Here are some pictures from a beautiful walk in the Kent countryside. We stumbled upon lots of bluebell woods, apple blossom and wild flower meadows while sheltering from April showers….
Clockwise from top left:
Botanical Leather Notebook from Natural History, Teacup and saucer: Botanic Garden (March) from Portmeirion, Meadowland and Wildflower Cornfield Mixed Seeds from Victoria & Albert shop, The Paper Garden: Mrs Delany Begins Her Life’s Work at 72 by Molly Peacock, Suzu Top from Toast, Botanical Etchings Square Tile from Marlborough Tiles, Honzo Zufu [Blue Flower] by Kan’en Iwasaki from Kew Gardens shop.
Alex Hartley’s exhibition ‘The World is Still Big’ opened at Victoria Miro back in November (I have only just managed to see it before it closes next week). The show consists of a number of large scale mixed media works. On first sight these look like like photographs, but they are in fact sculptures.
Hartley has incorporated architectural models into each work – for example the huts in the two images above and below are actually constructed out of wood and potrude out of the photograph towards the viewer. Unfortunately seeing these works as 2D images really don’t do them justice. When you view them in the flesh you can see all the intricate and painstaking detail which has gone into each piece. He describes these scenes as representing …”one moment and what I end up building into them is a back-story to that moment usually about failure: a man trying to inhabit wildernesses, a man trying to inhabit these Utopian dreams gone wrong.”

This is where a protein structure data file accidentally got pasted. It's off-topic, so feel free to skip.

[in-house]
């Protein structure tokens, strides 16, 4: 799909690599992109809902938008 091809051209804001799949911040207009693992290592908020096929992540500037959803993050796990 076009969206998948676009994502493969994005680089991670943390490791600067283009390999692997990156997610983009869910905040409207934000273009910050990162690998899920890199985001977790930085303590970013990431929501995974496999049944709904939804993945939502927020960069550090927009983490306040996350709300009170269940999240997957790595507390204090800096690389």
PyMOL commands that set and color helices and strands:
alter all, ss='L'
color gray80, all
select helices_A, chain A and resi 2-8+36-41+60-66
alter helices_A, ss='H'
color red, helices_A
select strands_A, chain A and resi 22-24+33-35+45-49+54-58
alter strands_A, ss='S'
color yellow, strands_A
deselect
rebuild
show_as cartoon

In the courtyard of the gallery the artist has constructed a dome (complete with wood burner and pet chickens) which he has been living in for the duration of the show. (This dome was inspired by the 1960s Colorado hippie commune ‘Drop City’ – hence the name of the work ‘Dropper’) The exhibition raises a number of issues such as community, belonging and isolation, and counter culture versus establishment.
The World is Still Big at the Victoria Miro Gallery runs until 21st January, 2012
Julia Smith graduated from Glasgow School of Art in 1996. Since then she has been producing simple and beautiful ceramics. Smith experiments with glazes to create subtle and opaque glazes that sit over dark red clay mugs and bowls. The illustrations on the pieces are created from simple line drawings inspired by nature. Above and below are some examples of her work. You can purchase her pottery from Folksy and Etsy.
Westonbirt is located just outside the Cotswold village of Tetbury. Established in the Victorian period it boasts an internationally important tree and shrub collection with almost 16,000 trees from temperate climates across the world.
Autumn is a beautiful time to visit when the trees are in fall but it is also well known for its spectacular rhododendron and magnolia displays in the spring. Find out more about the events taking place at Westonbirt here.
Windflower, Perceptions of Nature at Kröller-Müller Museum Gallery examines the subject of nature from the point of view of twelve different artists through sculptures, installations, videos, drawings, paintings or combinations of these media.
These artists are sympathetic towards the growing global awareness regarding the future of nature and the earth’s sustainability. The exhibition runs from 9 October 2011 until 15 January 2012.